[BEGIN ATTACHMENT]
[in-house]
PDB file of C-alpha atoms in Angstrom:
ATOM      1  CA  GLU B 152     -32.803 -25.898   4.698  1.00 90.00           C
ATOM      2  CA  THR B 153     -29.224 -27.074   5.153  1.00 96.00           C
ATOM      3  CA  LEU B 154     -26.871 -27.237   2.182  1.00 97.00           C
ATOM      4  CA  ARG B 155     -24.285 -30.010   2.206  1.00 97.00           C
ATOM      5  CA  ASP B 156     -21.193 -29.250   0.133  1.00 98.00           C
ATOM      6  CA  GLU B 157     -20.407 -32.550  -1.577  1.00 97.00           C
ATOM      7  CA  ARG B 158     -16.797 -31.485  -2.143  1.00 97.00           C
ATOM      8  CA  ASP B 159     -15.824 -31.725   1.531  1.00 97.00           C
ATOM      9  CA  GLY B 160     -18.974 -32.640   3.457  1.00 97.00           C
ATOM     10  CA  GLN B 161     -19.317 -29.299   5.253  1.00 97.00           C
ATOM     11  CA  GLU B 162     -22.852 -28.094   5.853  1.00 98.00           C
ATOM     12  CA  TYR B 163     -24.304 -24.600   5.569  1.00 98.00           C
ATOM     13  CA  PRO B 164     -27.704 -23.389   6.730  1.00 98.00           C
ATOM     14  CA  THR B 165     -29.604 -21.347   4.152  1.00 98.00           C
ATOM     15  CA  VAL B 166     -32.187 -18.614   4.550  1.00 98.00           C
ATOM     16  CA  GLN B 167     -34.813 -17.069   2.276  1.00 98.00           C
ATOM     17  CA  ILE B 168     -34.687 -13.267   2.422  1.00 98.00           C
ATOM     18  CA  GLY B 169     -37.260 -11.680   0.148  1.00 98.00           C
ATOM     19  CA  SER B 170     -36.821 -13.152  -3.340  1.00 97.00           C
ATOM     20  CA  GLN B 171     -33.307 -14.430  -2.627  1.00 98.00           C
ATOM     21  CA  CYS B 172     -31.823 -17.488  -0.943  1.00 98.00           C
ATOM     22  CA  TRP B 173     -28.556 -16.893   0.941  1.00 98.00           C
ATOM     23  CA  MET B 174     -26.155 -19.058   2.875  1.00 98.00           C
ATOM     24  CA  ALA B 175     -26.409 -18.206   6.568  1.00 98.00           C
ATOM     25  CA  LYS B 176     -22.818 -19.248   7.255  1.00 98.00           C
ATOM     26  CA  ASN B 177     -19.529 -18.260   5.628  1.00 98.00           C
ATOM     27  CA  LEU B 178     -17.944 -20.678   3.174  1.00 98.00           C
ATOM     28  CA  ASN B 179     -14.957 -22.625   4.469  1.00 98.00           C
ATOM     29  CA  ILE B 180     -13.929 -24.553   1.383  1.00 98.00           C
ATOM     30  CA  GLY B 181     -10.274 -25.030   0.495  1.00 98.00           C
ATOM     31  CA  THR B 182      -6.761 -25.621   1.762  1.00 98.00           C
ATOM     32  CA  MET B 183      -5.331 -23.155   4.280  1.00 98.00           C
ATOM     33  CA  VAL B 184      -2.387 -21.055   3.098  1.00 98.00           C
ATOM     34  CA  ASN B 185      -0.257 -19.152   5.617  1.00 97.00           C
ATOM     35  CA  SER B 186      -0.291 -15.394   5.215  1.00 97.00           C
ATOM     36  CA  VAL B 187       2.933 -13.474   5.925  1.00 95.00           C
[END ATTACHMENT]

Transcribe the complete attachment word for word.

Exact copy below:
[in-house]
PDB file of C-alpha atoms in Angstrom:
ATOM      1  CA  GLU B 152     -32.803 -25.898   4.698  1.00 90.00           C
ATOM      2  CA  THR B 153     -29.224 -27.074   5.153  1.00 96.00           C
ATOM      3  CA  LEU B 154     -26.871 -27.237   2.182  1.00 97.00           C
ATOM      4  CA  ARG B 155     -24.285 -30.010   2.206  1.00 97.00           C
ATOM      5  CA  ASP B 156     -21.193 -29.250   0.133  1.00 98.00           C
ATOM      6  CA  GLU B 157     -20.407 -32.550  -1.577  1.00 97.00           C
ATOM      7  CA  ARG B 158     -16.797 -31.485  -2.143  1.00 97.00           C
ATOM      8  CA  ASP B 159     -15.824 -31.725   1.531  1.00 97.00           C
ATOM      9  CA  GLY B 160     -18.974 -32.640   3.457  1.00 97.00           C
ATOM     10  CA  GLN B 161     -19.317 -29.299   5.253  1.00 97.00           C
ATOM     11  CA  GLU B 162     -22.852 -28.094   5.853  1.00 98.00           C
ATOM     12  CA  TYR B 163     -24.304 -24.600   5.569  1.00 98.00           C
ATOM     13  CA  PRO B 164     -27.704 -23.389   6.730  1.00 98.00           C
ATOM     14  CA  THR B 165     -29.604 -21.347   4.152  1.00 98.00           C
ATOM     15  CA  VAL B 166     -32.187 -18.614   4.550  1.00 98.00           C
ATOM     16  CA  GLN B 167     -34.813 -17.069   2.276  1.00 98.00           C
ATOM     17  CA  ILE B 168     -34.687 -13.267   2.422  1.00 98.00           C
ATOM     18  CA  GLY B 169     -37.260 -11.680   0.148  1.00 98.00           C
ATOM     19  CA  SER B 170     -36.821 -13.152  -3.340  1.00 97.00           C
ATOM     20  CA  GLN B 171     -33.307 -14.430  -2.627  1.00 98.00           C
ATOM     21  CA  CYS B 172     -31.823 -17.488  -0.943  1.00 98.00           C
ATOM     22  CA  TRP B 173     -28.556 -16.893   0.941  1.00 98.00           C
ATOM     23  CA  MET B 174     -26.155 -19.058   2.875  1.00 98.00           C
ATOM     24  CA  ALA B 175     -26.409 -18.206   6.568  1.00 98.00           C
ATOM     25  CA  LYS B 176     -22.818 -19.248   7.255  1.00 98.00           C
ATOM     26  CA  ASN B 177     -19.529 -18.260   5.628  1.00 98.00           C
ATOM     27  CA  LEU B 178     -17.944 -20.678   3.174  1.00 98.00           C
ATOM     28  CA  ASN B 179     -14.957 -22.625   4.469  1.00 98.00           C
ATOM     29  CA  ILE B 180     -13.929 -24.553   1.383  1.00 98.00           C
ATOM     30  CA  GLY B 181     -10.274 -25.030   0.495  1.00 98.00           C
ATOM     31  CA  THR B 182      -6.761 -25.621   1.762  1.00 98.00           C
ATOM     32  CA  MET B 183      -5.331 -23.155   4.280  1.00 98.00           C
ATOM     33  CA  VAL B 184      -2.387 -21.055   3.098  1.00 98.00           C
ATOM     34  CA  ASN B 185      -0.257 -19.152   5.617  1.00 97.00           C
ATOM     35  CA  SER B 186      -0.291 -15.394   5.215  1.00 97.00           C
ATOM     36  CA  VAL B 187       2.933 -13.474   5.925  1.00 95.00           C